“In my first year at theological college, aged 33, I discovered I was dyslexic. I guess I had known it since my mid twenties when my then fiancée’s house mate, a special needs teacher in Cambridge, told me she thought I was dyslexic.
As an engineer, with a good degree from a Scottish University, I had used all the strengths of dyslexia (3D thinking, visualisation of buildings in my mind’s eye; sales and marketing of a structural engineering system which relied on being able to combine the economics of construction with technical stuff). I had project managed a couple of small contracts in Singapore and really enjoyed it, pulling together teams from different disciplines to get the job done. I had not needed to know that I might be dyslexic.” – Neil Robbie, Vicar Holy Trinity
Over the years, it’s been our privilege to know a number of religious leaders who shared with us that they were dyslexic. There are a wide range of dyslexic MIND strengths that come into play for ministry: among them empathy, big picture thinking, interconnected reasoning, narrative reasoning, and dynamic reasoning.
More from Robbi’es blog, Transforming Grace:
“There are many hurdles facing dyslexic people pursuing a career in ministry that Neil touches on in his post (learning Biblical Greek and all the demands of reading and writing), but he also has a gift for articulating some of its advantages:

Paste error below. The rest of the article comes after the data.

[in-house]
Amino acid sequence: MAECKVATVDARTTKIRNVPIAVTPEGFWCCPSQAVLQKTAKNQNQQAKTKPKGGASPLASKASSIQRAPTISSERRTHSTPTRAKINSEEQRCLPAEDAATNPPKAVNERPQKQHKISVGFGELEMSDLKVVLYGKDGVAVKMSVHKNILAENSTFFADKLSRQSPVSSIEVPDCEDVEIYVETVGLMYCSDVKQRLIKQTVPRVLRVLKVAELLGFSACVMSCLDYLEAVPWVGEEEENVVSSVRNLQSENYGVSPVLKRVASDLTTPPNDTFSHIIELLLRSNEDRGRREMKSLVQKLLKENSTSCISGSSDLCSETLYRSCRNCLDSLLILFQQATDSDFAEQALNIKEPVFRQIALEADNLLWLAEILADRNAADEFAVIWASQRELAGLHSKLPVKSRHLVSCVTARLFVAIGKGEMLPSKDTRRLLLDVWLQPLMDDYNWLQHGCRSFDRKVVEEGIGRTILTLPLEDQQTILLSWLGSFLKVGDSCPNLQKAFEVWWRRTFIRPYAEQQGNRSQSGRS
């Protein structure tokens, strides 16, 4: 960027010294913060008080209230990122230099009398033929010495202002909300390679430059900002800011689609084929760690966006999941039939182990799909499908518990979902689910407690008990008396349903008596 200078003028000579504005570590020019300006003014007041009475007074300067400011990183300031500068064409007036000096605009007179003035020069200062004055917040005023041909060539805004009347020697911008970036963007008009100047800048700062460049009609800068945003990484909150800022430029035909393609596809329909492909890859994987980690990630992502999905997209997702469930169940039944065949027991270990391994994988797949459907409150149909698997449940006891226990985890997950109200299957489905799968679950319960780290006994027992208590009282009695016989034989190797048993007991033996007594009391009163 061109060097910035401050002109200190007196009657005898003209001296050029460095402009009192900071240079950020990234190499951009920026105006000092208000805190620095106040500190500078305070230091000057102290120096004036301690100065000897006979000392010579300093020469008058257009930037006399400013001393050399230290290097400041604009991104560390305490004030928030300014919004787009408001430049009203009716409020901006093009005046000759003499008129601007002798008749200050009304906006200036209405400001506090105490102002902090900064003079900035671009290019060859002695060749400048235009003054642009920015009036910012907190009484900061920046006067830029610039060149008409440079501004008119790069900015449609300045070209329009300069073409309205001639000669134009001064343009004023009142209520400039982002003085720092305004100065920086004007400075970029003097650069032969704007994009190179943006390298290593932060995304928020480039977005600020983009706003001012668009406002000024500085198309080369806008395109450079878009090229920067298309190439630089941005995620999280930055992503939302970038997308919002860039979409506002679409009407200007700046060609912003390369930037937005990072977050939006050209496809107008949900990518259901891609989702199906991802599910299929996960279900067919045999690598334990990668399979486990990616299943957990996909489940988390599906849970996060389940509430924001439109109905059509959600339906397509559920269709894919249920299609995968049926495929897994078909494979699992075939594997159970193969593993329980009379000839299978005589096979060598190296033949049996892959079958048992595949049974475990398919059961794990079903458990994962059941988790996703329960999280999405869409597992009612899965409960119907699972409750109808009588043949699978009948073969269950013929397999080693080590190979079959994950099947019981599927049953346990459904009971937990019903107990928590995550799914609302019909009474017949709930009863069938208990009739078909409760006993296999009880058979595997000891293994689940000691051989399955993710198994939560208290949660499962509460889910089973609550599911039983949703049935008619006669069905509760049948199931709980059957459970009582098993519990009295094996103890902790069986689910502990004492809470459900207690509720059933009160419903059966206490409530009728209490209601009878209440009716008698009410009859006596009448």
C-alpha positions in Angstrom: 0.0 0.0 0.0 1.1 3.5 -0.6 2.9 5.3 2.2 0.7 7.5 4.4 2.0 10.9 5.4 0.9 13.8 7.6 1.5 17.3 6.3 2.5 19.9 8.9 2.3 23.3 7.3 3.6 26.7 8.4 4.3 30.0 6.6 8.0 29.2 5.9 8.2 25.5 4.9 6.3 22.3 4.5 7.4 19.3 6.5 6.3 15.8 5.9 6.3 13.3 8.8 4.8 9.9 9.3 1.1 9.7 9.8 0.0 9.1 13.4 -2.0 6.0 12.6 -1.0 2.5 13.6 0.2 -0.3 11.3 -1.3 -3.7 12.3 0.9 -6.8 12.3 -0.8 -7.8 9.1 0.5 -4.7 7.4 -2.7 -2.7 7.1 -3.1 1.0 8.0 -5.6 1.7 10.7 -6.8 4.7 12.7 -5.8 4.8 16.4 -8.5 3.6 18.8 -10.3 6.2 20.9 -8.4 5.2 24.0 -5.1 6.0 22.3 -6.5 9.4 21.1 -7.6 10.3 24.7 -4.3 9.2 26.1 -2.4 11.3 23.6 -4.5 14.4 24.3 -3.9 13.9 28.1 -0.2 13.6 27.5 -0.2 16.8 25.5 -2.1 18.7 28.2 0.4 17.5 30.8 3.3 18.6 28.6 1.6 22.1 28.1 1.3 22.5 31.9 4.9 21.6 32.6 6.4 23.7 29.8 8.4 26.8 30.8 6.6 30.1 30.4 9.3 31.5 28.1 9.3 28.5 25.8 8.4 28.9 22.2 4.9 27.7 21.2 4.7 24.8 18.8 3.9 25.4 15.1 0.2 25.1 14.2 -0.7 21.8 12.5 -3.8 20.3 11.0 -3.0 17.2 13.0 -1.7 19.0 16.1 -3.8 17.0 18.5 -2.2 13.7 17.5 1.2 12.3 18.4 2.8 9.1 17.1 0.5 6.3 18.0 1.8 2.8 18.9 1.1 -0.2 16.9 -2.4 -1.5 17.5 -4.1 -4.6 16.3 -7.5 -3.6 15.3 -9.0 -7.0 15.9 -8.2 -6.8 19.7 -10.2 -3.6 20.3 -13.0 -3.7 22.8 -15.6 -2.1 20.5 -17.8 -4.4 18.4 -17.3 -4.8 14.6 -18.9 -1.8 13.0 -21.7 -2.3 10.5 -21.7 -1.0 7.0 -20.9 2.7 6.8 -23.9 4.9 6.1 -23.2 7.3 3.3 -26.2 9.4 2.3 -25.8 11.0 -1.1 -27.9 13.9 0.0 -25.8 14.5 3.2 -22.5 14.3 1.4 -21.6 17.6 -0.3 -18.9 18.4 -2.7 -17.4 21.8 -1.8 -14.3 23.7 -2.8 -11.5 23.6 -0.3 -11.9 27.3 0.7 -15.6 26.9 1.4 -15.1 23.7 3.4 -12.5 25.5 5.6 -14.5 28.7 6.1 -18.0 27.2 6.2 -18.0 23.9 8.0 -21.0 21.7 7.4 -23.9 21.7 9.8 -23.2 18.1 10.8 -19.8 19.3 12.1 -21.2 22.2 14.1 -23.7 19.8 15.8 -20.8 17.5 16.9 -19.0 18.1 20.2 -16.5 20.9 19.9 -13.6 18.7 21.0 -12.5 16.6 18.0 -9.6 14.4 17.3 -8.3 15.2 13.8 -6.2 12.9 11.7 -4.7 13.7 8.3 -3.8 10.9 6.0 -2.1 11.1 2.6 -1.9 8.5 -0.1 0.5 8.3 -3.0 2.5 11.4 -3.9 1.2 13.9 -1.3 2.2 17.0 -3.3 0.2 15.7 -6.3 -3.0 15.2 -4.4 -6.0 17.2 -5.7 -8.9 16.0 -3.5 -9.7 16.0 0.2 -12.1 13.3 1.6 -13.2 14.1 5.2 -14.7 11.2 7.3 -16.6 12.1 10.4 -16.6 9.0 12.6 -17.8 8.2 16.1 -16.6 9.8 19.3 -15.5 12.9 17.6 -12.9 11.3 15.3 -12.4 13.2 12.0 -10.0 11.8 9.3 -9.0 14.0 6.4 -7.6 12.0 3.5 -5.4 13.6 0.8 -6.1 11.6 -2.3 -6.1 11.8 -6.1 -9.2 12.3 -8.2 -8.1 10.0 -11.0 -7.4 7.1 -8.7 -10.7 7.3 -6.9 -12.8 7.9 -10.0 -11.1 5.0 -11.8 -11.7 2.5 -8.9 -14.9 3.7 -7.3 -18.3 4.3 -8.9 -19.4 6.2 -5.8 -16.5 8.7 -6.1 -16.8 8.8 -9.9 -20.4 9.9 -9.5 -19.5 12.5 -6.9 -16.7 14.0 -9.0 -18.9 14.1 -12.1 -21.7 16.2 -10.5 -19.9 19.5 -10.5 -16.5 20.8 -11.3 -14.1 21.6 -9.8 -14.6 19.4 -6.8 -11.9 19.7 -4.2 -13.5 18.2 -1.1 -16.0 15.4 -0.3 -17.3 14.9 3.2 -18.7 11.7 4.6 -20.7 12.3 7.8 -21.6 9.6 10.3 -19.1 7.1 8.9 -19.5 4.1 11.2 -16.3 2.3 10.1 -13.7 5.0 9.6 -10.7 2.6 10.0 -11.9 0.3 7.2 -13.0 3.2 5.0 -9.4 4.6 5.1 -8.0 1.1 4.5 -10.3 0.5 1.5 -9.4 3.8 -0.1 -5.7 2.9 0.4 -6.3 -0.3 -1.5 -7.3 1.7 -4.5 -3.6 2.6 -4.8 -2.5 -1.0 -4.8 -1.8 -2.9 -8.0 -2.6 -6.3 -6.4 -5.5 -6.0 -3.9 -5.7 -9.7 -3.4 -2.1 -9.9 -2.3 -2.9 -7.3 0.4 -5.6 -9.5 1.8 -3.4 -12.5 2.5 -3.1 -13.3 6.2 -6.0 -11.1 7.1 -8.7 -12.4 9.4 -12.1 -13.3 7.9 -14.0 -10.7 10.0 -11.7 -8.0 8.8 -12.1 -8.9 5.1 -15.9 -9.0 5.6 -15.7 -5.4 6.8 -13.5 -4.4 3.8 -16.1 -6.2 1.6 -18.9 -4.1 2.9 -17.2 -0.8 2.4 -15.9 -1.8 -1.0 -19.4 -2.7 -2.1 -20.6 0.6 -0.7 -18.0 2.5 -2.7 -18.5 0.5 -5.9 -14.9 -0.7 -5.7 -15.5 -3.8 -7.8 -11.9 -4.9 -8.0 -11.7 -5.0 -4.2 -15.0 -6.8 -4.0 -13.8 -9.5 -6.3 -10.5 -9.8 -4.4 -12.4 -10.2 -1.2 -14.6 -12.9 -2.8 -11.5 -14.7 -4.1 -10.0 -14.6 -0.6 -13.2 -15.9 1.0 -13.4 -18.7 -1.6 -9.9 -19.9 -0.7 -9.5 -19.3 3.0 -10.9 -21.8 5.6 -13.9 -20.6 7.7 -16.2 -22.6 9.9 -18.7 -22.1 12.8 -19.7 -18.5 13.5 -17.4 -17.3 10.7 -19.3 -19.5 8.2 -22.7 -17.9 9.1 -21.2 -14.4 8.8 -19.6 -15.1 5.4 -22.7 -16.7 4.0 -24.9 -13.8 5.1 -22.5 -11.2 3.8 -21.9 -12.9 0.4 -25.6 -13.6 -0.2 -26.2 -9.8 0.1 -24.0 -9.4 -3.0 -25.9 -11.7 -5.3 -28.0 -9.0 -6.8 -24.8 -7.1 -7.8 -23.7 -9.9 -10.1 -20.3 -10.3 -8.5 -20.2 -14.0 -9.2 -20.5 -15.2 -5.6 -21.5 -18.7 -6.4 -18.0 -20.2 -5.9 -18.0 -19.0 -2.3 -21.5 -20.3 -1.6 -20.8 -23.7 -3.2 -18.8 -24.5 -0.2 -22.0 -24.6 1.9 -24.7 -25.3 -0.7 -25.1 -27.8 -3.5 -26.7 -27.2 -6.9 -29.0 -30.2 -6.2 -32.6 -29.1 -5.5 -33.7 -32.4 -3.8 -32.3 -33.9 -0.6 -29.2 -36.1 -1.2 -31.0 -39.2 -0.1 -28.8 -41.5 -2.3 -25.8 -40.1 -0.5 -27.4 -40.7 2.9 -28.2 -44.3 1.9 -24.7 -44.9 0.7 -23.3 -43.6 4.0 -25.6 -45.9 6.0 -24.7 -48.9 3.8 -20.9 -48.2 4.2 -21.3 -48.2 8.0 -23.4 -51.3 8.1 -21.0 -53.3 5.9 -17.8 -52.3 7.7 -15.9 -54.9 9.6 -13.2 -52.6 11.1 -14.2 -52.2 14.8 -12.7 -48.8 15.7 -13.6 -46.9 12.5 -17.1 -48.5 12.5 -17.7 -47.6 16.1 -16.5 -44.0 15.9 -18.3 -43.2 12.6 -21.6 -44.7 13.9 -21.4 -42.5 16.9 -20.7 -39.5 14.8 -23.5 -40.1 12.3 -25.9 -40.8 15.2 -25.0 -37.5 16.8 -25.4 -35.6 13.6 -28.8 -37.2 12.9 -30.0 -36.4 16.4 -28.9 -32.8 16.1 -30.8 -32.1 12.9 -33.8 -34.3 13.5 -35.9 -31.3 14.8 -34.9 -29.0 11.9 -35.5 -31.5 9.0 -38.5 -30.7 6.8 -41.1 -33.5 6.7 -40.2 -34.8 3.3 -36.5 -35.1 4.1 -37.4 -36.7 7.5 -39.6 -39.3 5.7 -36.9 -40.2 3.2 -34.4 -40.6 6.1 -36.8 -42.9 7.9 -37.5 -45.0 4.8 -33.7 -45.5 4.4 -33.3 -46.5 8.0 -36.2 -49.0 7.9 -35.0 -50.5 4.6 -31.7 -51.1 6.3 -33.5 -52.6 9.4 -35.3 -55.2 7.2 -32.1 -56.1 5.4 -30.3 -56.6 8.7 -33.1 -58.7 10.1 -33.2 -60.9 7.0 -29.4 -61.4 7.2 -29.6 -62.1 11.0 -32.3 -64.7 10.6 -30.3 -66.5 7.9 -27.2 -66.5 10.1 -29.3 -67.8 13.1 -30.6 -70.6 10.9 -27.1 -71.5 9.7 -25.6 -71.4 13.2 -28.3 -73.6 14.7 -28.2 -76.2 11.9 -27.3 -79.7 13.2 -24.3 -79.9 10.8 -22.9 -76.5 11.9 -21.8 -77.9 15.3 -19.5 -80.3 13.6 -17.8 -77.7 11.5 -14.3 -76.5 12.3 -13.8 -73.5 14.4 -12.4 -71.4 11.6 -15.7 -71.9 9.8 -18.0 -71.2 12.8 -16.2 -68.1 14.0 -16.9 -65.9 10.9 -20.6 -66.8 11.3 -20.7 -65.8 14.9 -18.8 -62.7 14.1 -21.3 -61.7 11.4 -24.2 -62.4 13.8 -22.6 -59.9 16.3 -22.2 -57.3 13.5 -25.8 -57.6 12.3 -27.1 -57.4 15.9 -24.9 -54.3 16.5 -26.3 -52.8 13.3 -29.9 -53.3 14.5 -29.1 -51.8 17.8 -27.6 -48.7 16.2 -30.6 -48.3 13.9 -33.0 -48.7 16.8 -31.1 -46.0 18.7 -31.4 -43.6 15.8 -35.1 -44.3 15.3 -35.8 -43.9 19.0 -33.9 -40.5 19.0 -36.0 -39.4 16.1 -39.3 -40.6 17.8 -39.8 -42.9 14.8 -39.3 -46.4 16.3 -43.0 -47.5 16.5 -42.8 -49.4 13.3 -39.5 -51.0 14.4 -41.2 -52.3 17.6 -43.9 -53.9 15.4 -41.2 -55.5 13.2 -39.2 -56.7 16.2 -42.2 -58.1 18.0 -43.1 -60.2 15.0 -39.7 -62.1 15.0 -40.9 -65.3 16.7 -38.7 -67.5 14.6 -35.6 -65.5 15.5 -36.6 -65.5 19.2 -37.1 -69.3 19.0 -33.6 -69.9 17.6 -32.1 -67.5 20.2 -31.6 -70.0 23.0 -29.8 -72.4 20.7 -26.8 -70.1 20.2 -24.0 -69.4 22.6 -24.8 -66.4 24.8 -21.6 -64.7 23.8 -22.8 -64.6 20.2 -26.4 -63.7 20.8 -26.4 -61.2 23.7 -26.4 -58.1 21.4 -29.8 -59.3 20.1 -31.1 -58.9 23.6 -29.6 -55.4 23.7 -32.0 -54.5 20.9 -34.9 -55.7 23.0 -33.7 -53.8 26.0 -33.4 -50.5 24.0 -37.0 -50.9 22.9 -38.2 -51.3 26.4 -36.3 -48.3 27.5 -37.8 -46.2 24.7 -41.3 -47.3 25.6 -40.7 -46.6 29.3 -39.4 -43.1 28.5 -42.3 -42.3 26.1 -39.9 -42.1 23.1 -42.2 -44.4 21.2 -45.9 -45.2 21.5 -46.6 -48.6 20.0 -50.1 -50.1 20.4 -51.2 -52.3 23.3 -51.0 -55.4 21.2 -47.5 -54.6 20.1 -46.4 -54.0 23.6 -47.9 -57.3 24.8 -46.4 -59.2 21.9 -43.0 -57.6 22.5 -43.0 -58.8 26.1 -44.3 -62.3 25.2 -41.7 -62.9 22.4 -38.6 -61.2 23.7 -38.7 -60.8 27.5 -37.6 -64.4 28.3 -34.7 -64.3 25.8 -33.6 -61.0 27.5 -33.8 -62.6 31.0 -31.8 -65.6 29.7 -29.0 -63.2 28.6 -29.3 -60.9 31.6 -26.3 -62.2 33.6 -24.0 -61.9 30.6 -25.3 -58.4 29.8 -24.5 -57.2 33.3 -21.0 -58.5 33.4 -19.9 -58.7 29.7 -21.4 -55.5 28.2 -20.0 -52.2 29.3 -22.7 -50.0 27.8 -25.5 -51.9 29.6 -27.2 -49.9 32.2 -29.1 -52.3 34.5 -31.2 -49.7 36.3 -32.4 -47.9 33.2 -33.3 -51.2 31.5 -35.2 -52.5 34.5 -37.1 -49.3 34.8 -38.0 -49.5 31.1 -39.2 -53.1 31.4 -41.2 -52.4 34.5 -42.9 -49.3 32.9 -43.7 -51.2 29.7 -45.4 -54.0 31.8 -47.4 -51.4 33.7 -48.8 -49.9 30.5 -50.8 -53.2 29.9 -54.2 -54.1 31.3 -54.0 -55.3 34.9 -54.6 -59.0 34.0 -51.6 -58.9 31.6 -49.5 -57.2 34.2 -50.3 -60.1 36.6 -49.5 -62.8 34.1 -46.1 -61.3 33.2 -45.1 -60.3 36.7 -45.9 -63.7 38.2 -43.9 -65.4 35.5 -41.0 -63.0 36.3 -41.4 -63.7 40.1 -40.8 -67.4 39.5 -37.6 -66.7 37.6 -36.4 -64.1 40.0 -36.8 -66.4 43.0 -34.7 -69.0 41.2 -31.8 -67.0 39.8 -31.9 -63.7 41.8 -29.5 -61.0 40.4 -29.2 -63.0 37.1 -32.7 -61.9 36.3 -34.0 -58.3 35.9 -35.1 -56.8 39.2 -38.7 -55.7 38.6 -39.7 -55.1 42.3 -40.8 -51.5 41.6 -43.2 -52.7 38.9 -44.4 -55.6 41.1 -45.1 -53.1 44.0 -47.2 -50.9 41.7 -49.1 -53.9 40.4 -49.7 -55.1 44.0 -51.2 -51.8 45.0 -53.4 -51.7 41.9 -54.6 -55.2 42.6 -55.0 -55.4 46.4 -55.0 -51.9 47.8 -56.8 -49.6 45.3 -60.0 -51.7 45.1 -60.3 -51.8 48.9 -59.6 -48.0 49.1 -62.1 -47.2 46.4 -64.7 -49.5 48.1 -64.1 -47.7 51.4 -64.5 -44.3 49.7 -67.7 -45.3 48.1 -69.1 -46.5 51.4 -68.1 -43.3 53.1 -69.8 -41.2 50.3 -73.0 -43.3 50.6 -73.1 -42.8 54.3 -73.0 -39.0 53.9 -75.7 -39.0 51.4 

The benefits of being dyslexic are based on the dyslexic person thinking in concepts and pictures rather than words. I see things and then describe them. And so, structural organisational thinking, forward strategic thinking, having a
sense of where things are and addressing needs appropriately, all these things come easily. When it comes to the bible I see patterns and connections in scripture. I find easy to see links between the situation on the ground in the Epistles, the flow of the arguments or theology of the letter and it’s application to the present.
Although it is tempting, because of time, to drop word based ministry, I am determined to stick with expository preaching and so when I prepare a sermon my preparation goes like this:
- read the context of the passage
- do my exegesis (translating Greek when NT) using text flow diagrams and lots of colour
- find the theme and aim sentences
- develop a sermon structure
- mind map it and write my talk in mind map software
- convert the mind map into a full text
- use my text to speech software to read my sermon to me
- edit it
- produce the final version with lots of colour on each page (blue, red and black work for me)”
Likely many thoughtful dyslexic adults, Robbie also sees where he falls short, but he takes inspiration from “2 Corinthians 2:17. For we are not, like so many, peddlers of God’s word, but as men of sincerity, as commissioned by God, in the sight of God we speak in Christ.